The Committee voted to recommend the adoption by SLC of all 11 policy positions before it, dealing with the issues carbon sequestration, liquefied natural gas, biogas energy, the EPA’s new Clean Air Rules, coal to liquids, global climate change, LIHEAP, natural gas and New Source Review (NSR).

IV.           Election of Officers
                At the recommendation of the Nominating Committee, chaired by Representative Warren Chisum of Texas, the Committee elected Senator Chris Ullo of Louisiana and Representative Ron Peters of Oklahoma to their second terms as Chairman and Vice Chairman, respectively.

V.            Closing Comments
                The Chairman thanked Mr. Nemeth for his presentation and the members of the Nominating Committee for their work, then adjourned the meeting with no further discussion.

Technical Tour
Tuesday, August 2

I.              Sea Lab Marine Research Facility, Dauphin Island, Alabama
                Dr. George Crozier, Executive Director of Sea Lab, led a committee tour of the facilities, enabling legislators and staff to visit the laboratories and estuarium at Alabama’s premiere marine research center.  Dr. Crozier also gave a presentation on his facility’s interaction with the natural gas industry and their cooperation in exploring how LNG can best be utilized in a delicate ecosystem.


Attendance List
Southern Legislative Conference 59th Annual Meeting
Energy & Environment Committee
July 30 – August 3, 2005
Mobile, Alabama

 Alabama
Representative Warren Beck
Representative Lynn Greer
Representative Howard Sanderford
Senator Gary Tanner
Representative Jack Williams
Judy Busby, Secretary to Senator Tanner
Jarrett Grover, Guest
Andrea James, Mobile Register
Dean Peeler, Alabama Petroleum Council
Bruce Windham, Drummond Company
Casi Callaway, Mobile Bay Watch, Inc.

Arkansas
Senator Denny Altes
Representative David Cook
Representative Frank Glidewell
Representative George Overbey
Representative Bill Pritchard
Representative Robbie Wills
Sammie Cox, American Electric Power
Tom Parker, American Petroleum Institute, Southern Region

Canada
June Dewetering, Canada U.S. Inter-Parliamentary Group

District of Columbia
Steve Blackistone, National Transportation Safety Board
Timothy Kichline, Edison Electric Institute
Sara Banaszak, American Petroleum Institute
John Felmy, American Petroleum Institute

Florida
Representative Carl Domino
Representative Dwight Stansel
Alexander Mack, Florida Energy Office

Georgia
Senator Ronnie Chance
Representative Harry Geisinger
Representative Chuck Martin
Representative Jon David Reinhardt
Senator Nancy Schafer
Representative Roger Williams
Steve Allen, Georgia Power Company
Kathryn Baskin, Southern States Energy Board
George Bullock, The Center for Energy and Economic Development
David Buxbaum, Southern Regional Environmental Office of the U.S. Army
Mark Crews, Southern Company
Todd Edwards, Association of County Commissioners of Georgia
Angie Fiese, Senate Research
Susan Gibson, Southern Regional Environmental Office of the U.S. Army
Douglas Jacobson, Southern Legislative Conference
Kenneth Nemeth, Southern States Energy Board
Tom Park, Southern Company
Leigh Parson, Southern States Energy Board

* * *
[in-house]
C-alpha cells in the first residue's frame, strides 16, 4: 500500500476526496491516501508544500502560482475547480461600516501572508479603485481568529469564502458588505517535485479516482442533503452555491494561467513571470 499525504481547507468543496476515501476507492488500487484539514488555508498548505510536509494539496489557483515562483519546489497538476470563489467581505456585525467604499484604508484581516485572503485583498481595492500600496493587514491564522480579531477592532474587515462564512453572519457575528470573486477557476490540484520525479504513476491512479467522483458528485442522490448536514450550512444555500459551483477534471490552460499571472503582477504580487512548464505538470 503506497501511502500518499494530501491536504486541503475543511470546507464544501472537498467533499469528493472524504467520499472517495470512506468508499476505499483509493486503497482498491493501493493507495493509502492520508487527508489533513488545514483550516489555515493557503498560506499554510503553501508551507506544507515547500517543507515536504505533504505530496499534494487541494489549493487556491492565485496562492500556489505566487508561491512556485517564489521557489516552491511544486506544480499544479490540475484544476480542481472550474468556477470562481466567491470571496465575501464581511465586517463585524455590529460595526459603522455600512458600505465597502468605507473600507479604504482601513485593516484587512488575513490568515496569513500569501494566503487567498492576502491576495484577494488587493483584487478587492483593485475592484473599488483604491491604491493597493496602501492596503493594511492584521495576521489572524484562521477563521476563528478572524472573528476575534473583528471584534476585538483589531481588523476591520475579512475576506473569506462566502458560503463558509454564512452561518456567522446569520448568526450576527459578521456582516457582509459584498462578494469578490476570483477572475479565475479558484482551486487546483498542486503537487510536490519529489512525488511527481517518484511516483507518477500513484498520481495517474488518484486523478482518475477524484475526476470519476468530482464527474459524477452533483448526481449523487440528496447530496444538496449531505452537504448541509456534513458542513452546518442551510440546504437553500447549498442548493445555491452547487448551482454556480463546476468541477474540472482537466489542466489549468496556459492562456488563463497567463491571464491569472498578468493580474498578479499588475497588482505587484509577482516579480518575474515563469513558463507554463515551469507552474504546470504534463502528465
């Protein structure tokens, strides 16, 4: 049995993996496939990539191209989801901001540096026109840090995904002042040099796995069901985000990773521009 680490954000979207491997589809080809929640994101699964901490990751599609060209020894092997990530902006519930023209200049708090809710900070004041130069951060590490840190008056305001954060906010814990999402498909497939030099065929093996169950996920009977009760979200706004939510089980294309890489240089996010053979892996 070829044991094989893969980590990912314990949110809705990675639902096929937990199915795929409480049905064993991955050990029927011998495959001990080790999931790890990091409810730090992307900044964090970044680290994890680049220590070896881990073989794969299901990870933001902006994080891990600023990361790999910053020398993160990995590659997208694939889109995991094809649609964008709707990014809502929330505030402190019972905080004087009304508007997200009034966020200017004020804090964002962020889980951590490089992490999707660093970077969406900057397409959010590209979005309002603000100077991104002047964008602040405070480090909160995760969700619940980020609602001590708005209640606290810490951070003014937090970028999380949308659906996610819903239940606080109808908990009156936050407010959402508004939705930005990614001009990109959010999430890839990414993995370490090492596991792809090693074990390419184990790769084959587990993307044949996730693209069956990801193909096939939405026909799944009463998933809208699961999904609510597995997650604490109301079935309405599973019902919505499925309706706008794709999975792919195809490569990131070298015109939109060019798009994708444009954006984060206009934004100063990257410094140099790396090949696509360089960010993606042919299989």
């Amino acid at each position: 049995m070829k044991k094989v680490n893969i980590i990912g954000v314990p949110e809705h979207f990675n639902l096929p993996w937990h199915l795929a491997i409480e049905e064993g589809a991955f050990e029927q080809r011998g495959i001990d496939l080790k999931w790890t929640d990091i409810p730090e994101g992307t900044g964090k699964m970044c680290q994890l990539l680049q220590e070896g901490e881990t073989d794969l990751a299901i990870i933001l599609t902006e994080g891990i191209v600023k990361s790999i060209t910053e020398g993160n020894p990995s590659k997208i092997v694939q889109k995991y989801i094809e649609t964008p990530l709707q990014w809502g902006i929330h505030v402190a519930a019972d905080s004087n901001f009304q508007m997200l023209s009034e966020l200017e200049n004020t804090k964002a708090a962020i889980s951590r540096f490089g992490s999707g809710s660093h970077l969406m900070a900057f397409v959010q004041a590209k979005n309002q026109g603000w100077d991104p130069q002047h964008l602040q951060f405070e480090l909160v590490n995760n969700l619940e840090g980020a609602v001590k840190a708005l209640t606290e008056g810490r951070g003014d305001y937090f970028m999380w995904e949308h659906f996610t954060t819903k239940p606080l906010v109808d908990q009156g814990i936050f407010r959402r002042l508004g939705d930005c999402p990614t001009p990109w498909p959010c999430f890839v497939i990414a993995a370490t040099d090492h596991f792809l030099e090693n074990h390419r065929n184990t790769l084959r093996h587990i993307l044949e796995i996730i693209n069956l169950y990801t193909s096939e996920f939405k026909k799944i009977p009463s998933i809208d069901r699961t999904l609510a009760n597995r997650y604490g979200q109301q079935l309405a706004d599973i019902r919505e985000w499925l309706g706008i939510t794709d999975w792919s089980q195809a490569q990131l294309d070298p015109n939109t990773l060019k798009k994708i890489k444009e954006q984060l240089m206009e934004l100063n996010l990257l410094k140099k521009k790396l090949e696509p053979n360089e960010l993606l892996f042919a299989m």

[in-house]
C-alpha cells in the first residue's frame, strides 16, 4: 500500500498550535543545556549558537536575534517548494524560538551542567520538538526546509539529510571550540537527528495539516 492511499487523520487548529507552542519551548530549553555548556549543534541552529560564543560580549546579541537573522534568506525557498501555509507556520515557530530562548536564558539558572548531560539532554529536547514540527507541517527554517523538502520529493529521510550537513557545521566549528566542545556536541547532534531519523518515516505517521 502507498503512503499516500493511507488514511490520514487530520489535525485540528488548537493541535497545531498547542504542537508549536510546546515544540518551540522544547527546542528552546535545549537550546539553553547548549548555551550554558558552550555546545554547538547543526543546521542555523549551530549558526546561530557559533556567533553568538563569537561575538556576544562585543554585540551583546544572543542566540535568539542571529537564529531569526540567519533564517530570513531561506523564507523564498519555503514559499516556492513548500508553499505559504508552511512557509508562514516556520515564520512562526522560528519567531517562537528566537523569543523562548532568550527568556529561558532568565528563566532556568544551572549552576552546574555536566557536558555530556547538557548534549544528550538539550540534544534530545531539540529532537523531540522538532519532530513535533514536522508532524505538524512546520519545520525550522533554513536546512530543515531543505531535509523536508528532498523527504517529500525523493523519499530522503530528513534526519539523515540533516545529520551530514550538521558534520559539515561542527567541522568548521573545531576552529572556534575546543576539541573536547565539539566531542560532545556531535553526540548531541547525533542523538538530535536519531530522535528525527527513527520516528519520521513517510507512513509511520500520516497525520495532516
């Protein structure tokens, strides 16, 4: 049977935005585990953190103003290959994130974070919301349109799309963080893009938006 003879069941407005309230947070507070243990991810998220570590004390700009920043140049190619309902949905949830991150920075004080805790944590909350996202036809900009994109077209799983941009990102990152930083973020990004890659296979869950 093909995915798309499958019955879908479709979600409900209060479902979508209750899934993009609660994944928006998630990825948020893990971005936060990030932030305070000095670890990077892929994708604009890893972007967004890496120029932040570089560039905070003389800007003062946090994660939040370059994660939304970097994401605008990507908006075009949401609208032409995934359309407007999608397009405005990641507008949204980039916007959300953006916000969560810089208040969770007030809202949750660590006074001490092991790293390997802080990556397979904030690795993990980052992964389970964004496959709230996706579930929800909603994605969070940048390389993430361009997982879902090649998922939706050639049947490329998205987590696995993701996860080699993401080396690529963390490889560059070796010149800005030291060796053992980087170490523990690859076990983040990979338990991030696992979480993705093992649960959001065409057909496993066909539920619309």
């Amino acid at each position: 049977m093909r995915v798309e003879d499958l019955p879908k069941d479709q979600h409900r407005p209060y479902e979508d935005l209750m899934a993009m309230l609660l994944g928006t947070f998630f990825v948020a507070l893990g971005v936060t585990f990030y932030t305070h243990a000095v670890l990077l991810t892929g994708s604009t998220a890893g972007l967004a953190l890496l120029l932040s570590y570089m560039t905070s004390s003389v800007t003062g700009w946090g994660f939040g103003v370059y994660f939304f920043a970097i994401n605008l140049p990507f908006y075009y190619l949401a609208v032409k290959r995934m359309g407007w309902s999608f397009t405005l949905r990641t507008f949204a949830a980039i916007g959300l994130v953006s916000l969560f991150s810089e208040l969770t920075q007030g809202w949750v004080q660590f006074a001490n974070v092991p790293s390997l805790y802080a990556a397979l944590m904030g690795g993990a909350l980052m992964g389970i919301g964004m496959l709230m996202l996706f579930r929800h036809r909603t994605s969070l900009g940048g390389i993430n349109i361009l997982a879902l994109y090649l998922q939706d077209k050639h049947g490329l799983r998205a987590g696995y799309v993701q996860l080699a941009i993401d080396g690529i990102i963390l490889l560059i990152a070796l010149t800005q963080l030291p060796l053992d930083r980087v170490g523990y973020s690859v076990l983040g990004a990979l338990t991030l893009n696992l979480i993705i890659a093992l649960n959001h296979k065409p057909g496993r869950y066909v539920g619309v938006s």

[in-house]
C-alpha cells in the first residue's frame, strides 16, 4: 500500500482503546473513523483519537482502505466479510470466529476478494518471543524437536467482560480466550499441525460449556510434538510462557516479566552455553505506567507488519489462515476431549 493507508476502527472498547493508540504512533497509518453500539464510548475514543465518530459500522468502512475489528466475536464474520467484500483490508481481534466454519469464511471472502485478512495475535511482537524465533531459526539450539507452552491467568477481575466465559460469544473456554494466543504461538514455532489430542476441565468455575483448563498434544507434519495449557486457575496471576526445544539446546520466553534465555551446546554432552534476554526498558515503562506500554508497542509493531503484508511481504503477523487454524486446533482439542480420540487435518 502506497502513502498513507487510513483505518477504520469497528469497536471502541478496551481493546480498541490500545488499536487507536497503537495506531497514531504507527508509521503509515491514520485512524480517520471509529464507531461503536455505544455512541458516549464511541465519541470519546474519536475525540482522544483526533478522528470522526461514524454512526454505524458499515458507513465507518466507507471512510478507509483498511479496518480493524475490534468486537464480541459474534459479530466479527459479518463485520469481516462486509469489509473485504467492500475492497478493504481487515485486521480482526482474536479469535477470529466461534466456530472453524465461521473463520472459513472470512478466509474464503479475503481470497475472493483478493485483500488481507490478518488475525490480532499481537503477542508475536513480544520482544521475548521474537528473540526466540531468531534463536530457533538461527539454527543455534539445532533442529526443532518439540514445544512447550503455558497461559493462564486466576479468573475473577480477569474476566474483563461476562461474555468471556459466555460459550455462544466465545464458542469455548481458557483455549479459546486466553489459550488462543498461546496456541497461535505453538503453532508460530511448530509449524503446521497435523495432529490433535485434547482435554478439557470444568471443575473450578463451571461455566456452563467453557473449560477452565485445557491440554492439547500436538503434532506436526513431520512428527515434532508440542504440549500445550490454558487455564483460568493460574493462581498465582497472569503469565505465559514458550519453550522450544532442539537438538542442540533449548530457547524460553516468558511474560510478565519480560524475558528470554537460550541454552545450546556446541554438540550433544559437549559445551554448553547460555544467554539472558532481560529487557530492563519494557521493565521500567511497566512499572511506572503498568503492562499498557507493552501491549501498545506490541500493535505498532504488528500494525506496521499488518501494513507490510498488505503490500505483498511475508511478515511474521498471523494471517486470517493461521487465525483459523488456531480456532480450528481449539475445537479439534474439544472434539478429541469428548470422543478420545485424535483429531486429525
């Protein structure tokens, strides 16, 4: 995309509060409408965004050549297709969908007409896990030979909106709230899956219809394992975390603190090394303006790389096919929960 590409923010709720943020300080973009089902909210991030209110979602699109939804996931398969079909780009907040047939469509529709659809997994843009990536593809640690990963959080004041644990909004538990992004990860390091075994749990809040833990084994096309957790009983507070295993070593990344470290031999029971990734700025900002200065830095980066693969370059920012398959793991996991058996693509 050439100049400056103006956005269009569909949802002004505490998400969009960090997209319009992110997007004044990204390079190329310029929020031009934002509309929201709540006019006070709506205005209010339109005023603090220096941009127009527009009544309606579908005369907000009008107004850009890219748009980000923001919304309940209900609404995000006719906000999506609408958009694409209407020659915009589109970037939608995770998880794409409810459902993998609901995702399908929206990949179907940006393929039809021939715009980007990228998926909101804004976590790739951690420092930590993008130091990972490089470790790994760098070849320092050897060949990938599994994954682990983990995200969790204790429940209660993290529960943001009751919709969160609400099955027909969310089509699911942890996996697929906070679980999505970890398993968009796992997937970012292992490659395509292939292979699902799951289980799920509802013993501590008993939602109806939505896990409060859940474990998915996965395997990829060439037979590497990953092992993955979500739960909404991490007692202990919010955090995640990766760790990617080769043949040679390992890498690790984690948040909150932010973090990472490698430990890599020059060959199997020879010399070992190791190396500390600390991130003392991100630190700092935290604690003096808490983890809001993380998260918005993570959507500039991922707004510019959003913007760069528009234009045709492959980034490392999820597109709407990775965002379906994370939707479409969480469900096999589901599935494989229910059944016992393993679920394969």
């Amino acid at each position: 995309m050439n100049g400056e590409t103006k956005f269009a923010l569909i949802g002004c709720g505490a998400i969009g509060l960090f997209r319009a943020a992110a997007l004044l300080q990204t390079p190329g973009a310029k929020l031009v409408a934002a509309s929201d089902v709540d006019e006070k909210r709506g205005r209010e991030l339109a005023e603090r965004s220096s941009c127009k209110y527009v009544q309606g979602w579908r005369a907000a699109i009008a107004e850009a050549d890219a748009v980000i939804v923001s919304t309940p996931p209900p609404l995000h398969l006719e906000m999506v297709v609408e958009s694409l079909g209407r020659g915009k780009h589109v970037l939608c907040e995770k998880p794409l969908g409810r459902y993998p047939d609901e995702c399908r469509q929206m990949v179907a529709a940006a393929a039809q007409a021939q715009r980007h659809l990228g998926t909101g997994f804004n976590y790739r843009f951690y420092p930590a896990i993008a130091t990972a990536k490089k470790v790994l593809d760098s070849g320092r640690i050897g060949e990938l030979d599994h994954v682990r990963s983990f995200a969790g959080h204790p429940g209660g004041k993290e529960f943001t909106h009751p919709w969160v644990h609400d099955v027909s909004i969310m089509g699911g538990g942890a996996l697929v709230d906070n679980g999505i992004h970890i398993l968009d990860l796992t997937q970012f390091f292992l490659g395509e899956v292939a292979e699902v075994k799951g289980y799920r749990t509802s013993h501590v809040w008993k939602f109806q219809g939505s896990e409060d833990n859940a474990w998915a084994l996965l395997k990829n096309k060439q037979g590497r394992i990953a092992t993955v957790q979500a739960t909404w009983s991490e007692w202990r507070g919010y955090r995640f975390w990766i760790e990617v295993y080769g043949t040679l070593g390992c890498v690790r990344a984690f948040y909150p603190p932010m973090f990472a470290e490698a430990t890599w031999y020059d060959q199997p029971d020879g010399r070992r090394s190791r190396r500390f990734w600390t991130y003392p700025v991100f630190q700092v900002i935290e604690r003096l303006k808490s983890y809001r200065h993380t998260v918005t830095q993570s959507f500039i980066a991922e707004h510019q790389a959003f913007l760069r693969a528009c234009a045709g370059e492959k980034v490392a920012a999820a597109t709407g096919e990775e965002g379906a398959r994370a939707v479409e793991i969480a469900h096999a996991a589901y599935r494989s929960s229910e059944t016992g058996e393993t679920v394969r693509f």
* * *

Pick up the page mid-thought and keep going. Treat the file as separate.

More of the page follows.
Kimberly Sams, Southern States Energy Board
Brian Sernulka, Southern States Energy Board
Canissa Summerhill, Southern States Energy Board
Rudy Underwood, American Chemistry Council
Sam Whitehead, Colonial Pipeline
Josh Young, American Chemistry Council

Kentucky
Representative Rocky Adkins
Representative Eddie Ballard
Representative James Carr
Representative Perry Clark
Representative Jim Gooch
Representative J. R. Grey
Representative Fred Nesler
Senator Joey Pendleton
Senator Dick Roeding
Senate President Pro Tem Katie Stine
Representative Robin Webb
Representative Brent Yonts
Eric Gregory, East Kentucky Power Cooperative, Inc.
Hank Marks, Legislative Research Commission
Tim Mosher, Kentucky Power Co.
Van Needham, Cinergy
Greg Pauley, ARP, Kentucky Power
John Talbert, Big Rivers Electric Corporation

Louisiana
Representative N. J. Damico
Representative James Fannin
Senator Butch Gautreaux
Senator Chris Ullo
Senator Mike Smith
Robert Baumann, Center for Energy Studies
Dave Cagnolatti, ConocoPhillips
Mary Beth Chevalier, Exxon Mobil
Malcolm Hood, Hood and Associates
Warren Privette, Roy O. Martin Lumber Company, LLC
Kristi Darby, Center for Energy Studies

Maryland
Senator John Hafer
Senator Kathy Klausmeier

Mississippi
Representative Jamie Franks
Senator Hillman Frazier
Representative David Gibbs
Representative Steve Holland
Allison Graves, Entergy, Inc.
Will Mayo, Entergy, Inc.
Giff Ormes, Mississippi Power Company

Oklahoma
Senator P.J. Hogan
Representative Ron Peters
Paul Renfrow, Oklahoma Gas & Electric Energy Corp.
Larry Smith, Oklahoma Gas & Electric Energy Corp.
Mike Smith, Southern States Energy Board

South Carolina
Scotty Griffin, Piedmont Municipal Power
Janelle McCain, Progress Energy

Tennessee
Charlie Sorrells, Eastman Chemical
Ellen Tewes, Office of Legal Services

Texas
Mike Cooper, Alcoa
Randy Eminger, The Center for Energy & Economic Development
Mark Shilling, Southern States Energy Board
Crayton Webb, Mary Kay, Inc.

Virginia
Senator Emmett Hanger
Delegate Harry J. Parrish
Senator John Watkins
Edward Rissing, Rissing Strategic, LLC

West Virginia
Senator Shirley Love
Senate President Pro Tem William R. Sharpe, Jr.
Jerry Bird, Public Service Commission
Steve Hannah, Department of Agriculture